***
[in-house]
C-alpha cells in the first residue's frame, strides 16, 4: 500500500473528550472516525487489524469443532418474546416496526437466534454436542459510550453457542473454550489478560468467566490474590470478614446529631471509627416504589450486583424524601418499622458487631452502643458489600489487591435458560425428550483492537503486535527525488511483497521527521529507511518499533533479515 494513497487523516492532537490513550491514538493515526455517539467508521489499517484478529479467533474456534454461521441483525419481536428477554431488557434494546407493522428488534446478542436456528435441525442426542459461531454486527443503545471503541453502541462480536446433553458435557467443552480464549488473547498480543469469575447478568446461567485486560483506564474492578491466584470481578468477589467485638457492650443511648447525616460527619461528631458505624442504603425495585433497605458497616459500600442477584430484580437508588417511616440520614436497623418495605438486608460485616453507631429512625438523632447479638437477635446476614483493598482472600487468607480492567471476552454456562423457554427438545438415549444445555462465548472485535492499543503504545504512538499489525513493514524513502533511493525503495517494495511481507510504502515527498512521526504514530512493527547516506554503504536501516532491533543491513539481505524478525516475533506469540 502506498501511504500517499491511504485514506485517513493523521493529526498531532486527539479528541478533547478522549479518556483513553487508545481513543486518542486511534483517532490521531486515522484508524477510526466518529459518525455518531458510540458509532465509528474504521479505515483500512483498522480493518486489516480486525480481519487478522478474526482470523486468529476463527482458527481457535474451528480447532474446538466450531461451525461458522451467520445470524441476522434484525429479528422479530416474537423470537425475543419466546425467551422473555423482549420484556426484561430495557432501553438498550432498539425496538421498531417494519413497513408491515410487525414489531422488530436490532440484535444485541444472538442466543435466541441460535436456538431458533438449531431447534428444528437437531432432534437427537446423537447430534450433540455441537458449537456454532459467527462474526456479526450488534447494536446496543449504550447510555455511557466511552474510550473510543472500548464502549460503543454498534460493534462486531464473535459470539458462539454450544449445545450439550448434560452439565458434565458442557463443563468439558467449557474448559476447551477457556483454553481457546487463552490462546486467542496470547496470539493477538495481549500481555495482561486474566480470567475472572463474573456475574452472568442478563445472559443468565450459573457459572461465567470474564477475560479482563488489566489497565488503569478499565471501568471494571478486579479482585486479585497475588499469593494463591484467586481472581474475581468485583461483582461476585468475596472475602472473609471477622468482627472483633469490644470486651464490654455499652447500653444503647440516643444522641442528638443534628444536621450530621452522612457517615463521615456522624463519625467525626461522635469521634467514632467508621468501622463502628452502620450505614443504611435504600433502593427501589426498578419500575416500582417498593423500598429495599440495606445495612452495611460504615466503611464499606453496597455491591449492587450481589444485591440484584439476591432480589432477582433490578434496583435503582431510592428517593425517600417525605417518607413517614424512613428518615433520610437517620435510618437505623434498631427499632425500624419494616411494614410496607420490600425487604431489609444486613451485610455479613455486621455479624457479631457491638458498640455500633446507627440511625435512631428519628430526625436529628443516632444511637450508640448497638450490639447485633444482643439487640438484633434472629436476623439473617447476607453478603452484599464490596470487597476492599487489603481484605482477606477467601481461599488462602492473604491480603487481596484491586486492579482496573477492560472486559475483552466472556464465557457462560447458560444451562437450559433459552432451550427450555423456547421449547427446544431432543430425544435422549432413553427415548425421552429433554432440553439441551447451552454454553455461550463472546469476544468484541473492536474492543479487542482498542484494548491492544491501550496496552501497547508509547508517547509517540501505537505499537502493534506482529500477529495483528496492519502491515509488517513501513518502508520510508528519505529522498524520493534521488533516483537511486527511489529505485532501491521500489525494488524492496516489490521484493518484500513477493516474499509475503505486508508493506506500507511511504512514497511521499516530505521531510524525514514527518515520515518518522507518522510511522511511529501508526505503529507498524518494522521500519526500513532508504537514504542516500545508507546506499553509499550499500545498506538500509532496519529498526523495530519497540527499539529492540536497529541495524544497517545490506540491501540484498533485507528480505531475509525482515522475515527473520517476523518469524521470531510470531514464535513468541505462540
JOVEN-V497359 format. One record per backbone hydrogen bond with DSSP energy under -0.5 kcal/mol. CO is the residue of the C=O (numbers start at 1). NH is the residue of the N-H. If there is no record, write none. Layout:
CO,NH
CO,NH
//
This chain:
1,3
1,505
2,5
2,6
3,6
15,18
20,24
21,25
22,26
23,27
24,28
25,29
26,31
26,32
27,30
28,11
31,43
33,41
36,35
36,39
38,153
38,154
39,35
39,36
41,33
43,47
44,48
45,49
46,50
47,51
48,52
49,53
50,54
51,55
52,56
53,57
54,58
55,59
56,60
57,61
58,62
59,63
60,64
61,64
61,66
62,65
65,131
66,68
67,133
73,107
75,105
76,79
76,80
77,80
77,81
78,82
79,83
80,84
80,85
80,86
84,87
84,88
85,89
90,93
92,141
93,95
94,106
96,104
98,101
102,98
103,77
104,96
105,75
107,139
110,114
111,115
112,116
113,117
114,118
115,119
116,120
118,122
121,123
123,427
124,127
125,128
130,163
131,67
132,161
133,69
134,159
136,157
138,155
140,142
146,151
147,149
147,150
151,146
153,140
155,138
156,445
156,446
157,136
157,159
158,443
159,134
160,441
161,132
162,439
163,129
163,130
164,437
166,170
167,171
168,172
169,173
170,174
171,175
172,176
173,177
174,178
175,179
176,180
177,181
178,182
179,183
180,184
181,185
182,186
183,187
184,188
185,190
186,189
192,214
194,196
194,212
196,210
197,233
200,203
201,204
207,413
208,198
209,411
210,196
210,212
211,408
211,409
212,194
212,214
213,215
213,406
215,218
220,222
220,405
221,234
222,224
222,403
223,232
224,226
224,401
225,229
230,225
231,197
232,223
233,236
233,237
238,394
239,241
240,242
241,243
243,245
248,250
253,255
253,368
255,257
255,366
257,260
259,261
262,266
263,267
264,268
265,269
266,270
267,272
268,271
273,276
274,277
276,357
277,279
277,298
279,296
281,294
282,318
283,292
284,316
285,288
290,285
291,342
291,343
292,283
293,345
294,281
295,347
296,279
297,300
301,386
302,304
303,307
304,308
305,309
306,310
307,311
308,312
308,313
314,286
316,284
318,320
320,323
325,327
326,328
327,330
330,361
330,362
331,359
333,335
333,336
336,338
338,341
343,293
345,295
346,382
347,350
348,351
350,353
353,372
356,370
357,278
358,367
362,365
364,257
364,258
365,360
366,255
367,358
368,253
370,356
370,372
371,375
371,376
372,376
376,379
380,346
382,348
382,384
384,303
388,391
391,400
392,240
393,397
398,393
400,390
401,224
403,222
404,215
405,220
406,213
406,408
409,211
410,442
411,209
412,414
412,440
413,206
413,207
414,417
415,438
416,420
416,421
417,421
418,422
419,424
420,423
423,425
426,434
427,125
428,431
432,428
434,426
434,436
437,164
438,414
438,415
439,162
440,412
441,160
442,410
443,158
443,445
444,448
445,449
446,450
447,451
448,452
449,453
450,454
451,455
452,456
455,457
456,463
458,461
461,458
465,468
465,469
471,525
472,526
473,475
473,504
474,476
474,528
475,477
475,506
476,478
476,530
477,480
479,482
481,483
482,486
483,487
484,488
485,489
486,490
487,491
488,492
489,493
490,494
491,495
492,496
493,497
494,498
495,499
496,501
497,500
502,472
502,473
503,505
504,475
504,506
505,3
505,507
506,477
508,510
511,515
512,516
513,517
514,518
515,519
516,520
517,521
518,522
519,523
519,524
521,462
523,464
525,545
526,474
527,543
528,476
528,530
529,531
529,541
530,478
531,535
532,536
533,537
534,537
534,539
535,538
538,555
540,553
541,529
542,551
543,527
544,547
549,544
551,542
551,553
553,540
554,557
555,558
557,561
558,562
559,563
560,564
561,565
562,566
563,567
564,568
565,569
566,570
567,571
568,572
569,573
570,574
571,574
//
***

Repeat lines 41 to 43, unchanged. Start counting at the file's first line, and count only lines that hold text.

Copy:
51,55
52,56
53,57